“They ended themselves homeless, surfing couches,” the two explorers said. Youssef thought he had reached rock bottom and wanted to get assistance, but he was afraid of his mother learning about his predicament. He prayed and fasted for a month. “I had to be really humiliated and ask God for assistance — I was shattered, defeated, and I received a very special night – it was Ramadan’s Night of Power,” he reflected sadly. Whatever he was going through at the time, it was a watershed moment for Youssef.

Youssef came to the United States with his family when he was two years old, and by the age of eight, he was already doing odd jobs. He began studying history at Baruch College in New York in 1996, but his true love was computers. At the age of 19, he received his first computer and immediately began “teaching myself to code and creating startups.” He spent two years as a senior software developer at YadaYada, an early smartphone startup, before starting his own business. The first was an attempt to distribute coupons through text texts, but the concept failed to gain momentum.

However, the young entrepreneur quickly had his first taste of success when he switched to digital ringtones. MatrixM, his new business, “went from like $0 to $1 million sales in less than six months.”

“The main issue was that the customers who wanted ringtones were mainly unbanked – teenagers.”

Even though he got off to a good start, the following decade was not kind to him. Youssef best encapsulates this tumultuous period in his life on LinkedIn, where he lists his position as “Entrepreneur” with “11 failed companies and many lessons gained.” It says a lot about him that he didn’t give up throughout that period. Despite years of failure, his first achievement, which might be ascribed to pure chance, encouraged him to trust in himself. Whether or not he was a capable entrepreneur after his first success, he had undoubtedly put in the effort to become one after his 11th failure.

Youssef realized while working at MatrixM that peer-to-peer technology, which was still in its infancy at the time, was the key to gaining access to ringtones and a large audience – users could upload as well as download ringtones. Peer-to-peer services like Uber and Airbnb have now “become part of our everyday lives,” according to Youssef. Peer-to-peer lending will follow suit in the near future. He added, “Humanity has been waiting for this one for a long time.” While wealthy nations may gain, according to Youssef, the demand in developing economies, such as in most of Africa, is far higher.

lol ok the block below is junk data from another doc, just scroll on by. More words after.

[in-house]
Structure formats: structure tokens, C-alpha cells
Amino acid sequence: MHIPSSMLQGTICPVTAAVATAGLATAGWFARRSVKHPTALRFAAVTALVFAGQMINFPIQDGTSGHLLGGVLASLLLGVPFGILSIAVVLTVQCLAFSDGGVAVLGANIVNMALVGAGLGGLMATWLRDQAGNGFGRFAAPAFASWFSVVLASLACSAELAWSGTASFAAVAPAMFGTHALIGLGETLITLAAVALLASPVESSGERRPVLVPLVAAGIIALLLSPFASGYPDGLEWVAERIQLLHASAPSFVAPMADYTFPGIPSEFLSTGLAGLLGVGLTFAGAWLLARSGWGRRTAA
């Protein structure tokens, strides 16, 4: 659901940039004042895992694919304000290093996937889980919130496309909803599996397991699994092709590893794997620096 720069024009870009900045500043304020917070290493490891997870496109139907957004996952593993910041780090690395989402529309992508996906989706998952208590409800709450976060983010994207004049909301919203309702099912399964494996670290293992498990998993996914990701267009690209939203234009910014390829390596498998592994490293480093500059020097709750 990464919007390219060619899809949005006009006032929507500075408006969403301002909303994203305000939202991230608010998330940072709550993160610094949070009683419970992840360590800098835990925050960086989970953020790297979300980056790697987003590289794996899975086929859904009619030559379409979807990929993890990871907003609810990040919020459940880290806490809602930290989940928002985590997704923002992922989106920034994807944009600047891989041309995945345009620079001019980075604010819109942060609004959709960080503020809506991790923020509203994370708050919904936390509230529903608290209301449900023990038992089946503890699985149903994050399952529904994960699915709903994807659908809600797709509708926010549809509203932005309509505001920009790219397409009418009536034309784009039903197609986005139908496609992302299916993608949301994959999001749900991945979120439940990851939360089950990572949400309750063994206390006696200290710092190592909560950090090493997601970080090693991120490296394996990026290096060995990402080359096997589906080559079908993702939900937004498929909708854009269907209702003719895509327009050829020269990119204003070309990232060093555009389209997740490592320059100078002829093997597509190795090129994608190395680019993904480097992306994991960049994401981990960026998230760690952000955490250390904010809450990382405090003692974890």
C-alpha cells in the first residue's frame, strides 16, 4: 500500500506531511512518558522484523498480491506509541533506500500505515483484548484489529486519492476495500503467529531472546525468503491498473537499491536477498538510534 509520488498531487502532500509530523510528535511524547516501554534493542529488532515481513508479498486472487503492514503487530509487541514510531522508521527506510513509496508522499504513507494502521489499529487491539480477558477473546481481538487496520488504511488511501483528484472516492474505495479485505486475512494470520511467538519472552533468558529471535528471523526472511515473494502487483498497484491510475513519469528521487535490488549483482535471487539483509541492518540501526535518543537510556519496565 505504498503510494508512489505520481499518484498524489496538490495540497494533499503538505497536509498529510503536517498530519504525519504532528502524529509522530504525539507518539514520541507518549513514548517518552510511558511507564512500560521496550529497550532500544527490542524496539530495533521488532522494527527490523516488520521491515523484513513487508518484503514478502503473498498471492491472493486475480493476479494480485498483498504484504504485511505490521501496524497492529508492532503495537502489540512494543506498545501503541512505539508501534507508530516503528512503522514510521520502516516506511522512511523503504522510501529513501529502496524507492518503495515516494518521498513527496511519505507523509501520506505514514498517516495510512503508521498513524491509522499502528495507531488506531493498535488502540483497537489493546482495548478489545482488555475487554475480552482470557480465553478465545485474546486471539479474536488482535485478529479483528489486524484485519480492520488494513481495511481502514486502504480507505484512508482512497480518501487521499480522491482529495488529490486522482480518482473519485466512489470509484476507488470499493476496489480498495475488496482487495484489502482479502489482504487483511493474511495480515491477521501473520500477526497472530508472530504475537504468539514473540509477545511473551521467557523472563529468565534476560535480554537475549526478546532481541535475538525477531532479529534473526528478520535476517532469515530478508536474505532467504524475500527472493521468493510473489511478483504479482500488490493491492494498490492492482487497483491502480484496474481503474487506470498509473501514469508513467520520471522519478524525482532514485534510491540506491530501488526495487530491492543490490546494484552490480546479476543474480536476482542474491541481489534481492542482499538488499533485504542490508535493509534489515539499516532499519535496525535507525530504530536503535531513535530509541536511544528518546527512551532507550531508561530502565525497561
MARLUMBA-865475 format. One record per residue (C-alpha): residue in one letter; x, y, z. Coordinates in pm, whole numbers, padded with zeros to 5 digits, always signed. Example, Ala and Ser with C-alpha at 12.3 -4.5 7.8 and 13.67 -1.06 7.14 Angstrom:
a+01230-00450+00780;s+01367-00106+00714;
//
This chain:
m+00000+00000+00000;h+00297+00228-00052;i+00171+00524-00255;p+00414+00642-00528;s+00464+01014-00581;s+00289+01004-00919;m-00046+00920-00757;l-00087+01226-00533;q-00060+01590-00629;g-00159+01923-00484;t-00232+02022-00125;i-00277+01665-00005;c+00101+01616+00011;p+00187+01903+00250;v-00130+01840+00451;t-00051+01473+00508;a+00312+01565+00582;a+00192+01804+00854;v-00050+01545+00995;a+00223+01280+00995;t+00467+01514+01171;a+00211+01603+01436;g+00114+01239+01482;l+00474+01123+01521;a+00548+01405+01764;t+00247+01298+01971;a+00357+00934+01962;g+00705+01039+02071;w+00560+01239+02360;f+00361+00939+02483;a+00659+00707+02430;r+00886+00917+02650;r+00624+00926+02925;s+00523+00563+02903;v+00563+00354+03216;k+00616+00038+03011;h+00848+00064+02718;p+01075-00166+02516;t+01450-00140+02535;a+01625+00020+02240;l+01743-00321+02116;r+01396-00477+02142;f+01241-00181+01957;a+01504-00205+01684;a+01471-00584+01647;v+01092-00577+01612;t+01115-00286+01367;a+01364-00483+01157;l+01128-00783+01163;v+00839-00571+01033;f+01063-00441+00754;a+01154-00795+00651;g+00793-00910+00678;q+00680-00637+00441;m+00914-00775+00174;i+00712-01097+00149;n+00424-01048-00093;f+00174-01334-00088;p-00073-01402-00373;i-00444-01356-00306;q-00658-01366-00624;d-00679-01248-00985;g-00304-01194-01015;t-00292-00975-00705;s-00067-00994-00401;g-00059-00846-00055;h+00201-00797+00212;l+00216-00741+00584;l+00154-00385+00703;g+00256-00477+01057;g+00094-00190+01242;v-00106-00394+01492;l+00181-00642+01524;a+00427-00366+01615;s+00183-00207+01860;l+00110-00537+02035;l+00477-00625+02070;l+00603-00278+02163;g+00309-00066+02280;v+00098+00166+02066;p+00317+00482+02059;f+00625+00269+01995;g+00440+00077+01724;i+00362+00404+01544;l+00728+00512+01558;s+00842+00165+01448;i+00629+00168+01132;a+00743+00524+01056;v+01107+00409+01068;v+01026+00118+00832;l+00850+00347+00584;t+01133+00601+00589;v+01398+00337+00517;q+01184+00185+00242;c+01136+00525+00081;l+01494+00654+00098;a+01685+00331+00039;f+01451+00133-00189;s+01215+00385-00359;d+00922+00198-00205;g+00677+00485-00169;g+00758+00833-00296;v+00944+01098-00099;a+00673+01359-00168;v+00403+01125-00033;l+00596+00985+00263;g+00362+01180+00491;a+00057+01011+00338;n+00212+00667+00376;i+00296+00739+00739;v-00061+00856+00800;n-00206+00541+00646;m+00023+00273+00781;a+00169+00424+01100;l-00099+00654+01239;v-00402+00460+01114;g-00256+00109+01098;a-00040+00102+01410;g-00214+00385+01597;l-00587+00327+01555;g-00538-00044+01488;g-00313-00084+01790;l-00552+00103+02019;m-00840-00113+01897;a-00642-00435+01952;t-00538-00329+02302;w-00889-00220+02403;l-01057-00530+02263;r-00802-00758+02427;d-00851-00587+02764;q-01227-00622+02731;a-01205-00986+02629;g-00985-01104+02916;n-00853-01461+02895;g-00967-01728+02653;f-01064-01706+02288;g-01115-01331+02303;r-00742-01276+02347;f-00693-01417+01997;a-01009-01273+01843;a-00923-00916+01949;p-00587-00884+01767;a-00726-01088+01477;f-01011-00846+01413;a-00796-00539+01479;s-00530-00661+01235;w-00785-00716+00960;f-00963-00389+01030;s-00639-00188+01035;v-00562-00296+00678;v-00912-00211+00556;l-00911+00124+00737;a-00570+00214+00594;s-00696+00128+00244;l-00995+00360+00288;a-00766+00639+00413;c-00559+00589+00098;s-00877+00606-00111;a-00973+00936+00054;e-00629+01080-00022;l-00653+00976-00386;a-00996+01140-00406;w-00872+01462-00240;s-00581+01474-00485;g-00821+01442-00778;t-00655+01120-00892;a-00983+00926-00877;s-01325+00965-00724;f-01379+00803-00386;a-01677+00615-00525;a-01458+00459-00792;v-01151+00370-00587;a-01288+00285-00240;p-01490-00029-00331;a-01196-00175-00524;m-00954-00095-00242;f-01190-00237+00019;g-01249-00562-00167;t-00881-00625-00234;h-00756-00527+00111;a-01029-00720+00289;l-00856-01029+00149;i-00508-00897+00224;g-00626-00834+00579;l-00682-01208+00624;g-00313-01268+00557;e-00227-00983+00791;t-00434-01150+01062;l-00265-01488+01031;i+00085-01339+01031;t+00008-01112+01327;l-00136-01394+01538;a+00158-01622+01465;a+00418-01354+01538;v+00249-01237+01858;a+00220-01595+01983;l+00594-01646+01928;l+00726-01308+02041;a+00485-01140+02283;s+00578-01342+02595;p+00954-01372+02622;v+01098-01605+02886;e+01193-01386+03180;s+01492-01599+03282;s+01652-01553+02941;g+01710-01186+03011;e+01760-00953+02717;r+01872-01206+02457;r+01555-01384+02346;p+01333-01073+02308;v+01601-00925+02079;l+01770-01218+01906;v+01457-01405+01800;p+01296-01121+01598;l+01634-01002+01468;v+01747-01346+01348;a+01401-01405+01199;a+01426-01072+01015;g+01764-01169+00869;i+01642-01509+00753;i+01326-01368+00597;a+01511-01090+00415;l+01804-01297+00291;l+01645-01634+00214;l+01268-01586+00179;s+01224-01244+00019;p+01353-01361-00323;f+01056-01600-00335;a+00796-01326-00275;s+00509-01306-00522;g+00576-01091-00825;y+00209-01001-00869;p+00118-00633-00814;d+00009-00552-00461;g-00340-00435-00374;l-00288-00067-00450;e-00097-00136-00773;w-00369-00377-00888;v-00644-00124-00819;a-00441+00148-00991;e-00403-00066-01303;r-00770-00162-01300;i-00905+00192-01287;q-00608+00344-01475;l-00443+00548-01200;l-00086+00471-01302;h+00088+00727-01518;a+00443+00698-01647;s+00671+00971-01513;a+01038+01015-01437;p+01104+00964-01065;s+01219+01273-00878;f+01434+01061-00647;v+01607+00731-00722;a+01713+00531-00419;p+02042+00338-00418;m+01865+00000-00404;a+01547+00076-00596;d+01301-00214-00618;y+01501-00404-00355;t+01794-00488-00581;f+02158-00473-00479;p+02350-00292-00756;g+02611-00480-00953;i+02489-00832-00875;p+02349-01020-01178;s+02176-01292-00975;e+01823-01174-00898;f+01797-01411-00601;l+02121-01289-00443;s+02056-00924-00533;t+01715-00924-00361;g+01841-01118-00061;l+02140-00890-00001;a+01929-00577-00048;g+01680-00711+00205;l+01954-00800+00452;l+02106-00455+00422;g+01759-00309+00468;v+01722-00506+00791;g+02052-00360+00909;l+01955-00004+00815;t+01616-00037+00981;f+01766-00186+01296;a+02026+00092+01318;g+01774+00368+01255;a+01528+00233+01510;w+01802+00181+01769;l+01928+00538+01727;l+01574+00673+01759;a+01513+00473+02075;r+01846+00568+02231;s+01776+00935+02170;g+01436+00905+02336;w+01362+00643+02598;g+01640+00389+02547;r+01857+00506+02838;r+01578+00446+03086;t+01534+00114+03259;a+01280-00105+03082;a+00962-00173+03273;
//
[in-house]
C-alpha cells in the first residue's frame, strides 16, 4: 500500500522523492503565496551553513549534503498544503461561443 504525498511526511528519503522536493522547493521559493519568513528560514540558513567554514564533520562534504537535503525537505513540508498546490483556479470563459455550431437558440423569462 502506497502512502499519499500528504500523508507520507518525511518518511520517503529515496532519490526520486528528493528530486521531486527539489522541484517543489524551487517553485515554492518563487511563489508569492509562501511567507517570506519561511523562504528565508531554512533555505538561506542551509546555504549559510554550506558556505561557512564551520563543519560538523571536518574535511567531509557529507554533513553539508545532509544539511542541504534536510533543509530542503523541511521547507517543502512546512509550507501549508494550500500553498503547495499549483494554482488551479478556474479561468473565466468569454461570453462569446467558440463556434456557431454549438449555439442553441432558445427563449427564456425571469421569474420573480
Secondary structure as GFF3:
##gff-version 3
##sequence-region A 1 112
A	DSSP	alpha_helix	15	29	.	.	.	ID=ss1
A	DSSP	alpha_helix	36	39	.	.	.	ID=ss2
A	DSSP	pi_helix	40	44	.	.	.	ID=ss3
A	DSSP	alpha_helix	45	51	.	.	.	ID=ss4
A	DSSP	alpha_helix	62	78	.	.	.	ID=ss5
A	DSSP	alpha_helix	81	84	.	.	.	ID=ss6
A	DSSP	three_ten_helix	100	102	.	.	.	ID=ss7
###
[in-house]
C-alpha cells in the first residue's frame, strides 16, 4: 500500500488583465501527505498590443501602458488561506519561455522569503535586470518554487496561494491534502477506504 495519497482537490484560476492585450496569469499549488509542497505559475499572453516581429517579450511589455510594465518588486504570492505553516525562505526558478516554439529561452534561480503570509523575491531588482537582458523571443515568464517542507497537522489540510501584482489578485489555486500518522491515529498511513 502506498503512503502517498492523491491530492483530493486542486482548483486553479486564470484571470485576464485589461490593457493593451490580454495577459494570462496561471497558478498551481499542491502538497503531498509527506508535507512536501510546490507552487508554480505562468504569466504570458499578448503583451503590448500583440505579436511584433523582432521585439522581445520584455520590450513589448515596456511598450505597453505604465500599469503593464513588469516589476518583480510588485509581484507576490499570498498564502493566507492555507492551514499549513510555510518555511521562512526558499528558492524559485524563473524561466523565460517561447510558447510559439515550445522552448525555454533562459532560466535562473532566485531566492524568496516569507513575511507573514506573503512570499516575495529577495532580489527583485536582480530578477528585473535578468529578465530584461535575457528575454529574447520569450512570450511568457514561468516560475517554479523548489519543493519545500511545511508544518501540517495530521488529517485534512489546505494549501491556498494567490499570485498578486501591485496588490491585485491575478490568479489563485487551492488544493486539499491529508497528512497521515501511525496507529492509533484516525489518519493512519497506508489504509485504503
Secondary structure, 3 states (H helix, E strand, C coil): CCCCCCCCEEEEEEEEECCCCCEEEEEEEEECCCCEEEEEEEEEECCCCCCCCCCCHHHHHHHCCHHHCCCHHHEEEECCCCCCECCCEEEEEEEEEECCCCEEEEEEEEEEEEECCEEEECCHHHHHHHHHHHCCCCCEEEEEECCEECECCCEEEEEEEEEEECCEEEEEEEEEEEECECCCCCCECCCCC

He called the problems individuals experience with money transactions “mind-boggling,” noting that “even if they have a bank account and a bank card, they can only spend $100 a month with your Visa card.” This implies that transferring money in and out of Africa may rapidly become a headache, since merchants, for example, are unable to readily purchase products from China. He stated in an irritated tone, “They have to go through like three or four hops, convert their money into USD on the black market, then find a method to get that into a bank account that can really transfer the money since their personal accounts cannot.”


Later in 2015, he learned of a way to profit by selling gift cards for Bitcoin. Youssef was skeptical, but out of desperation, he decided to give it a go. “I felt it was a ruse, but it worked, so we expanded it,” he said, still astonished. Once their system was up and running, Youssef and Schaback decided to create a platform for exchanging bitcoin for gift cards, which they saw as “the greatest method to onboard the unbanked” into the cryptocurrency world. Paxful became online after 72 hours of development.

Youssef remembers taking a customer support call from a “desperate woman” who needed to buy $2.50 worth of BTC to pay for an online classified post. She was down to her last $13 and didn’t have a bank account, so she had no clue how to purchase Bitcoin since no businesses catered to individuals in her situation. Youssef directed her to a neighboring pharmacy to get a $10 Walmart gift card as her children cried in the background.

“‘All right, I’ll take you through the whole process of converting a Walmart gift card to Bitcoin and then transferring Bitcoin to that address.’ It took two hours – it was exhausting.”

The experience was eye-opening, as it demonstrated the actual difficulties faced by people without access to conventional financial services who attempt to utilize contemporary internet-based services. “That’s why Paxful is on top – we’re ready to do things that others won’t, like travel to places where others won’t, like Nigeria,” Youssef said, alluding to the fact that tiny transactions yield little profit. Because of his origins, he feels a strong connection to Africa, he added. “All along, my goal was to assist Africa,” he declared.